Originally Posted by 2ndGearRubber View Post
Why did the S&P downgrade the US? Increased requests for credit, with poor returns thus far on borrowed funds.
Can you cite the source for that? Having read the S&P special report, I recall virtually all of the discussion being about political uncertainty and the increasing polarization of the US political system adding to their perception of difficulties in stabilizing "the general government debt burden
by the middle of the decade." Source

Granted, it's been a while since I read the document, so I might have missed the reasons you cited. If they did actually talk about "poor returns thus far on borrowed funds" (your words), it would further reduce their credibility in my mind. US Treasury securities have been a terrific investment for the past ~30-40 years.

Looking forward, you could absolutely question the returns on US TS assuming you are not a primary dealer or a sophisticated fixed income trader.

Quote:
Originally Posted by 2ndGearRubber View Post
What's funny is, our "credit" doesn't even exist. Say we ask china for a loan; where does china get the money? They don't pump more oil, or make more nikes; they just say "here's the money" (they print it).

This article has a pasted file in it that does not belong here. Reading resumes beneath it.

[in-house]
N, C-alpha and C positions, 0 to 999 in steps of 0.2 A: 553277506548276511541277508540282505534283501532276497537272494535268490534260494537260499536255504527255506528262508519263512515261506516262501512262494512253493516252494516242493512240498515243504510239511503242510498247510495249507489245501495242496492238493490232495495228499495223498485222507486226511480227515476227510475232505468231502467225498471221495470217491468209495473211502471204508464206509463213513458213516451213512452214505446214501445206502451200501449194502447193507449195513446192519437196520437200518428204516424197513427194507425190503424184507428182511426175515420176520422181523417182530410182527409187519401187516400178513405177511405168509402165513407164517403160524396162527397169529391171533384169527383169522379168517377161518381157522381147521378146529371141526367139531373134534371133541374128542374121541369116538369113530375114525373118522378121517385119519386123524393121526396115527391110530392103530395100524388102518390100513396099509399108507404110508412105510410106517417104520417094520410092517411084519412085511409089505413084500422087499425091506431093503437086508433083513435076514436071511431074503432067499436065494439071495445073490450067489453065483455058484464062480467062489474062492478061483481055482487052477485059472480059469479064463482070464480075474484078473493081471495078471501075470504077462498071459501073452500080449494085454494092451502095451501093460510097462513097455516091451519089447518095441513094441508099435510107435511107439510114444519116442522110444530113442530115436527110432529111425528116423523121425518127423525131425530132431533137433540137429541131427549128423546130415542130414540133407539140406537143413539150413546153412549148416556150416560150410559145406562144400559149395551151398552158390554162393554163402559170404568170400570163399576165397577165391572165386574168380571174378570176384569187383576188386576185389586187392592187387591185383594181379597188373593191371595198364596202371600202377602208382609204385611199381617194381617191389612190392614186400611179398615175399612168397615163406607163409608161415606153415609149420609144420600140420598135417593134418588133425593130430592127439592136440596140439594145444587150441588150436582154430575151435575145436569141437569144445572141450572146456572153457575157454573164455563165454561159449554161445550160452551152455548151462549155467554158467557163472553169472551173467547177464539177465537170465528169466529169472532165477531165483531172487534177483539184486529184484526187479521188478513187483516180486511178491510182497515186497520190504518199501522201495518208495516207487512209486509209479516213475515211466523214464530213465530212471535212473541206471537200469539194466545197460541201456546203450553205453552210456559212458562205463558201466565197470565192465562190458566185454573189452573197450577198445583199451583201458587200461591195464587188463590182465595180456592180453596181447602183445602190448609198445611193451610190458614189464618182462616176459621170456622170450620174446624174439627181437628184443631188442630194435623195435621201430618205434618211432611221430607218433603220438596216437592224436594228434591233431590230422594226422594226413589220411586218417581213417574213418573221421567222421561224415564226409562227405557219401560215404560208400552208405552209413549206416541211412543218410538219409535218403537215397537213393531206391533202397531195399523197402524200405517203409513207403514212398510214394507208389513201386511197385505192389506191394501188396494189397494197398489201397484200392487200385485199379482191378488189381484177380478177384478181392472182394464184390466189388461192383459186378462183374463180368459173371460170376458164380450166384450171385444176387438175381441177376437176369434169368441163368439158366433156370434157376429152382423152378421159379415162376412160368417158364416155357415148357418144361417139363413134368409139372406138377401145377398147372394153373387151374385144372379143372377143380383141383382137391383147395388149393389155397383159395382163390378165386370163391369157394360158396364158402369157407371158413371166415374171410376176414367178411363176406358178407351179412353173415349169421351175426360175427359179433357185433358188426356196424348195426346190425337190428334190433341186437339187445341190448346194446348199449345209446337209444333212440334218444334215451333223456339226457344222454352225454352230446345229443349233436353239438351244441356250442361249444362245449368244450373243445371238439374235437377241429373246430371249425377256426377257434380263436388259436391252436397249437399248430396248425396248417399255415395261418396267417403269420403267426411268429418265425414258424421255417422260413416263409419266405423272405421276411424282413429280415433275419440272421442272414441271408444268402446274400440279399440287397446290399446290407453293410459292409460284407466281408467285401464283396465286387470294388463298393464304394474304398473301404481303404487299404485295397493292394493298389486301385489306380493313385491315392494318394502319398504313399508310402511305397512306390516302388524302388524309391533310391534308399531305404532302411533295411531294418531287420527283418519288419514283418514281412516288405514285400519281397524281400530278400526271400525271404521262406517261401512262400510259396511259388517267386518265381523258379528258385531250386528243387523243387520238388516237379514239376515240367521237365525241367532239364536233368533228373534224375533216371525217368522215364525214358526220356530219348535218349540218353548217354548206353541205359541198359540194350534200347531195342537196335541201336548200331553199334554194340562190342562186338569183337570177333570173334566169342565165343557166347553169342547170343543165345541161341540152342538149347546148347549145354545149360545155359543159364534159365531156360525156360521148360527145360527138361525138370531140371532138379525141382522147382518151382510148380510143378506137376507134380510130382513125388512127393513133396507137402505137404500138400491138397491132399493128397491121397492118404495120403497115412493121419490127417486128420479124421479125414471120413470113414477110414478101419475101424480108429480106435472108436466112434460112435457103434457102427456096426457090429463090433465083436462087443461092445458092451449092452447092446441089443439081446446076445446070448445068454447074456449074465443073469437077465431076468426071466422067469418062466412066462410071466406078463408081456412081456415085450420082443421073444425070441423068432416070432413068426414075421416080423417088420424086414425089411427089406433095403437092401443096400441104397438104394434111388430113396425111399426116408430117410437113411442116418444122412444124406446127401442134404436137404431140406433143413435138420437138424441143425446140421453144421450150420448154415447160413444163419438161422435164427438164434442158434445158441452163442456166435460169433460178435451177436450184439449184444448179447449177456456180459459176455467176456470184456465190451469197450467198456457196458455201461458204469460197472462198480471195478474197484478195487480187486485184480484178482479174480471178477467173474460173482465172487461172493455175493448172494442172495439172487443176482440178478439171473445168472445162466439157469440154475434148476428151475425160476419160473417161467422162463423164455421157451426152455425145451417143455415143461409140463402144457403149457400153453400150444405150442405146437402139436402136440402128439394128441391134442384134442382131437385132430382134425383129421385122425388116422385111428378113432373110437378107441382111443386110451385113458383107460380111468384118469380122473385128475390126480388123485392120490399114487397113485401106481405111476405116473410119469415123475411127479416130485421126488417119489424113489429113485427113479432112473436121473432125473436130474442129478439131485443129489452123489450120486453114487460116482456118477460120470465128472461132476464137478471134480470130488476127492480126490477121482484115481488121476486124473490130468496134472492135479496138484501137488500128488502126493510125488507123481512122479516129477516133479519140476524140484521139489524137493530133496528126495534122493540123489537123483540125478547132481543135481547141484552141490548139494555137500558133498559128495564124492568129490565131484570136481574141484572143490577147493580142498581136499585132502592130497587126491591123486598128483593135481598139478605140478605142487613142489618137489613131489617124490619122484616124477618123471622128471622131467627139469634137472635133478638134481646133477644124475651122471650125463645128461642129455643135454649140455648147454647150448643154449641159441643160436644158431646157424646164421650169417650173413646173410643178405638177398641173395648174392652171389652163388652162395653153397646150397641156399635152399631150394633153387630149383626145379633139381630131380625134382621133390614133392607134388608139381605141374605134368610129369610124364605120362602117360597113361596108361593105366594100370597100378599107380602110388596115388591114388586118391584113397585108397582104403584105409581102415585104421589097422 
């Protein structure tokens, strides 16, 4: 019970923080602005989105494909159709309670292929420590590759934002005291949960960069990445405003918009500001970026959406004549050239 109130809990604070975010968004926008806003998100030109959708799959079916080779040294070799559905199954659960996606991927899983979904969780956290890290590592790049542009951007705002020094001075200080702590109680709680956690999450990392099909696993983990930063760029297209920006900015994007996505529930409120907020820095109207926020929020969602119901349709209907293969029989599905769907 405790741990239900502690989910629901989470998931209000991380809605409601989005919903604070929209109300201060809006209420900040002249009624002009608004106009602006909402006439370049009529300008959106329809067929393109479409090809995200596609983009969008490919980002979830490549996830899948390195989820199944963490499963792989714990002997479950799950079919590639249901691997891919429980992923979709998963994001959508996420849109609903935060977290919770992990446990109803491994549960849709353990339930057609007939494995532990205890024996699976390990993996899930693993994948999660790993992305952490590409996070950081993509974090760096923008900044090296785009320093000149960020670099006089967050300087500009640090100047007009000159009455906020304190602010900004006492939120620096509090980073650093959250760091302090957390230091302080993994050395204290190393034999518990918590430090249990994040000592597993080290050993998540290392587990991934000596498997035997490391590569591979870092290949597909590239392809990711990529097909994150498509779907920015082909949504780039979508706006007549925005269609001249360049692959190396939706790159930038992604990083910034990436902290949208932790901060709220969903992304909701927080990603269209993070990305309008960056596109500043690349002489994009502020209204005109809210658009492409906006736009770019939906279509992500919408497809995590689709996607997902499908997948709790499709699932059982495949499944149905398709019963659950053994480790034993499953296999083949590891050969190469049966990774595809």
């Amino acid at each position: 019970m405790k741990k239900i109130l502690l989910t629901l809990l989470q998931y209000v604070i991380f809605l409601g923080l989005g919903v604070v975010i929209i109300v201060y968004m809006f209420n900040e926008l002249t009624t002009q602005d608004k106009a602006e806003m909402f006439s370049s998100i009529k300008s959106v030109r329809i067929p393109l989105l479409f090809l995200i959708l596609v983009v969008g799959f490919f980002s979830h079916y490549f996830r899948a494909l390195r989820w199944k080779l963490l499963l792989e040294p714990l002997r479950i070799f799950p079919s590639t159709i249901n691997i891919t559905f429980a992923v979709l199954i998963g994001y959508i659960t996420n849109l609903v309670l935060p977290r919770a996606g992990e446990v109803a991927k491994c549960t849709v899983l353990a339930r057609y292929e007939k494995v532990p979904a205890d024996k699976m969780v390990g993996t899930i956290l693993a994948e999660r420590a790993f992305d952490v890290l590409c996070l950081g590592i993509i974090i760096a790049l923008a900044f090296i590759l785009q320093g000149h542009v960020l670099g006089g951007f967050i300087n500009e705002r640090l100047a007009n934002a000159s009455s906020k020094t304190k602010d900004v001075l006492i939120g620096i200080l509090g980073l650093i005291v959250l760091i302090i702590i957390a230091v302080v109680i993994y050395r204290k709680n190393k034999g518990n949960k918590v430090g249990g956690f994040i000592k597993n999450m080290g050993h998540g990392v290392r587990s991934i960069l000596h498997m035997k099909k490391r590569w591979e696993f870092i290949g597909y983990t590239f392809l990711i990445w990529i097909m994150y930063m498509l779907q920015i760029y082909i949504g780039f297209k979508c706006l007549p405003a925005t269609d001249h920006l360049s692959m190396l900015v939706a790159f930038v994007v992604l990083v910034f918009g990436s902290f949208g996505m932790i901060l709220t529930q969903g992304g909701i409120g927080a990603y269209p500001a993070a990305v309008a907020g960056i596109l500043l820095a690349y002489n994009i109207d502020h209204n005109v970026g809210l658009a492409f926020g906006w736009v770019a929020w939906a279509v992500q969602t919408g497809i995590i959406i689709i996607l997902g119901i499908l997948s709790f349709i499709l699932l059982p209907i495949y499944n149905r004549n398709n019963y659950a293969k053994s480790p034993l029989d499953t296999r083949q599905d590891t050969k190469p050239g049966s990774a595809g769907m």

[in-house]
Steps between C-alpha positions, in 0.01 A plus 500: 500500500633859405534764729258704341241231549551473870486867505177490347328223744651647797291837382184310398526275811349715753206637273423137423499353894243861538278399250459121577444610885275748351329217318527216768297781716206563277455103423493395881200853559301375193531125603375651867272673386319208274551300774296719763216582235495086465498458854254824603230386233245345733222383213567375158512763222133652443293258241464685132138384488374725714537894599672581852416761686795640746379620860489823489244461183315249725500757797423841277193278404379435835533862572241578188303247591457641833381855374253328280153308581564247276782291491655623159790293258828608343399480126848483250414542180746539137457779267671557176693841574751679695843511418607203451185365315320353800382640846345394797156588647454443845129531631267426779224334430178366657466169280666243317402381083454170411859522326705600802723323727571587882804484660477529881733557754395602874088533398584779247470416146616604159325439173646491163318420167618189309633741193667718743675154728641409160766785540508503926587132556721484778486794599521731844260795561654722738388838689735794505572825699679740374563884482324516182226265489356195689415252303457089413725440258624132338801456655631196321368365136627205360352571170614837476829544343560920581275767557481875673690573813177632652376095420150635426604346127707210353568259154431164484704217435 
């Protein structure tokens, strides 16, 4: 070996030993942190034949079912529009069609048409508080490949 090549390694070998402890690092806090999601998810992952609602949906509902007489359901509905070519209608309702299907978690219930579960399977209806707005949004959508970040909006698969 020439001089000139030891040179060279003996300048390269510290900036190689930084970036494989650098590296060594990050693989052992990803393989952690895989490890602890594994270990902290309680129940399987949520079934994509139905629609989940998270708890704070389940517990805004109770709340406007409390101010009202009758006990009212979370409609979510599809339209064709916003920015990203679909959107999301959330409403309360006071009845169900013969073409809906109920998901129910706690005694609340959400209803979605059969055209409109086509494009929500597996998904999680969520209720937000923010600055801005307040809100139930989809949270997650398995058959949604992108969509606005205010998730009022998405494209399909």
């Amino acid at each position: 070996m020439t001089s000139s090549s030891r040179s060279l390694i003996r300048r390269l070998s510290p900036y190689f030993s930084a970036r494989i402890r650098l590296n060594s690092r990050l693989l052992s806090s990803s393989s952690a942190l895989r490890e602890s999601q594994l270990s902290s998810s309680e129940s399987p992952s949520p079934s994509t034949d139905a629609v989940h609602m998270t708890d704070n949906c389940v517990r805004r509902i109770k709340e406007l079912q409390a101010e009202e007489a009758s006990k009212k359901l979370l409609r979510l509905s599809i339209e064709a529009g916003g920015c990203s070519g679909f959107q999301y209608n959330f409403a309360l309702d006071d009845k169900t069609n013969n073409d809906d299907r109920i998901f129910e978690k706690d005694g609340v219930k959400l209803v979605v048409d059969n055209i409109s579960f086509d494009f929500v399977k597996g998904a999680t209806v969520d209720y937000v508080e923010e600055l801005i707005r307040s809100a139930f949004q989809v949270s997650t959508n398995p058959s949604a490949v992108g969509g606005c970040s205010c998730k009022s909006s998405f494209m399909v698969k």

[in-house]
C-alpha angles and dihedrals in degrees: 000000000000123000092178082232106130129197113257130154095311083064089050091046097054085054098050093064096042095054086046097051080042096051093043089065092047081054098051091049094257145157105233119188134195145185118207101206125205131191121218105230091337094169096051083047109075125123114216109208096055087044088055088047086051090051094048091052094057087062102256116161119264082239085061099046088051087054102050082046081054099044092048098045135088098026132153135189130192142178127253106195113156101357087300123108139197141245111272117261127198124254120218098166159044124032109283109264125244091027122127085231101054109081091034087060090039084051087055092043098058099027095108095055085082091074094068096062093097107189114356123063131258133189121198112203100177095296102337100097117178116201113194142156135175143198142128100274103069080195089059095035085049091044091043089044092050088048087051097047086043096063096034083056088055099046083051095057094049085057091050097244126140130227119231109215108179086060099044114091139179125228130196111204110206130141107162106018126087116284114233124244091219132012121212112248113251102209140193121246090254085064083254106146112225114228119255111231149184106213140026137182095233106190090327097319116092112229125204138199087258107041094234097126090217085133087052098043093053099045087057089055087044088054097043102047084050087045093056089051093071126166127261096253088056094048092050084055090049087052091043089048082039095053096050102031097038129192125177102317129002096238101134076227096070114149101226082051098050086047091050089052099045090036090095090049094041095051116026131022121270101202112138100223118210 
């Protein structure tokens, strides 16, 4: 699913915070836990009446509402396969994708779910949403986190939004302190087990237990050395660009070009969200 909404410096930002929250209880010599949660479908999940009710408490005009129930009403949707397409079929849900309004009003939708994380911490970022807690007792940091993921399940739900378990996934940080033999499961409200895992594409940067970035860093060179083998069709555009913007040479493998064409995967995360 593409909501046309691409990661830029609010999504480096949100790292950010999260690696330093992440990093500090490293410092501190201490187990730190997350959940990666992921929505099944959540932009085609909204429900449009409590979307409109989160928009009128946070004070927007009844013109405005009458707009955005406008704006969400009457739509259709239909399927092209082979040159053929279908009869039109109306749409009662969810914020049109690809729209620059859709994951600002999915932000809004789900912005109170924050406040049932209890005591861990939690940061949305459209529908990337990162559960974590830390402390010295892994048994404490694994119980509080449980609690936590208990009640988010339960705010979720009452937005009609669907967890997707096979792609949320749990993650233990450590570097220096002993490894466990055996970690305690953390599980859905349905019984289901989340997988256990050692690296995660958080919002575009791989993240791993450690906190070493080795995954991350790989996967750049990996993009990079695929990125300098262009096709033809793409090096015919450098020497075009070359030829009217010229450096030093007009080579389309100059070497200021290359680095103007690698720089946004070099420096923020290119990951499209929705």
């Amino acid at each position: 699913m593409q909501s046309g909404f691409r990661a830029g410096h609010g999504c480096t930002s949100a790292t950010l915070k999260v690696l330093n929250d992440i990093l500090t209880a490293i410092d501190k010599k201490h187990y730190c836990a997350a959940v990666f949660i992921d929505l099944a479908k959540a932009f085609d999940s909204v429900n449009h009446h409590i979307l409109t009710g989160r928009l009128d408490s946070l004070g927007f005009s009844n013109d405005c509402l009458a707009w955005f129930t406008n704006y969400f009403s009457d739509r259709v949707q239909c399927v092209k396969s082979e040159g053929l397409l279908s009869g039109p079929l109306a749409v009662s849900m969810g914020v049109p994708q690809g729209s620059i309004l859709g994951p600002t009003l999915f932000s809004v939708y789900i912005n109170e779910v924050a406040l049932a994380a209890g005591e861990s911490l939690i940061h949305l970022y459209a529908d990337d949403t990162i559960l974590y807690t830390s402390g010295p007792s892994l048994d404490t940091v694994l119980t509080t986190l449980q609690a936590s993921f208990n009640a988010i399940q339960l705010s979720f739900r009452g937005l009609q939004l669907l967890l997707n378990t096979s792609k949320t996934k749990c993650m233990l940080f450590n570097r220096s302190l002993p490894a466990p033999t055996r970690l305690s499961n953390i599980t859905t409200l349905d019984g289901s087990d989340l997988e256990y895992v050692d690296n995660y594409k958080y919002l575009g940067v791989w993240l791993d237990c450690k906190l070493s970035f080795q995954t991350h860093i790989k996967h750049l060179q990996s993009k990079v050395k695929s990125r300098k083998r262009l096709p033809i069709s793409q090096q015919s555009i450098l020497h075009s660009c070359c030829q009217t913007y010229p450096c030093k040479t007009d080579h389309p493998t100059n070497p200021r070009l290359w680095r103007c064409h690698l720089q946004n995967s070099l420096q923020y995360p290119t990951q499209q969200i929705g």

So china creates money (which didn't exist in the first place), to give to the US as a "loan", from which it will print 10 times the amount loaned, via new US currency. So in the whole system, nothing was actually created. China knows the currency will never be paid back, it just wants to be a debt-holder, which increases its' own "credit" rating.
China sends us real goods and services (stuff). We send them 0s and 1s. They take those 0s and 1s and either buy US Treasury securities, gold, African oil fields, Swedish car makers, etc. In that way, "real" things are involved.
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Old 03-11-2013, 11:09 AM   #3973
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Here's another potentially interesting chart of a real commodity:

Inflation-adjusted US gold in USD:
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Old 03-11-2013, 11:25 AM   #3974
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Originally Posted by Scrappy Jack View Post
Can you cite the source for that? Having read the S&P special report, I recall virtually all of the discussion being about political uncertainty and the increasing polarization of the US political system adding to their perception of difficulties in stabilizing "the general government debt burden
by the middle of the decade." Source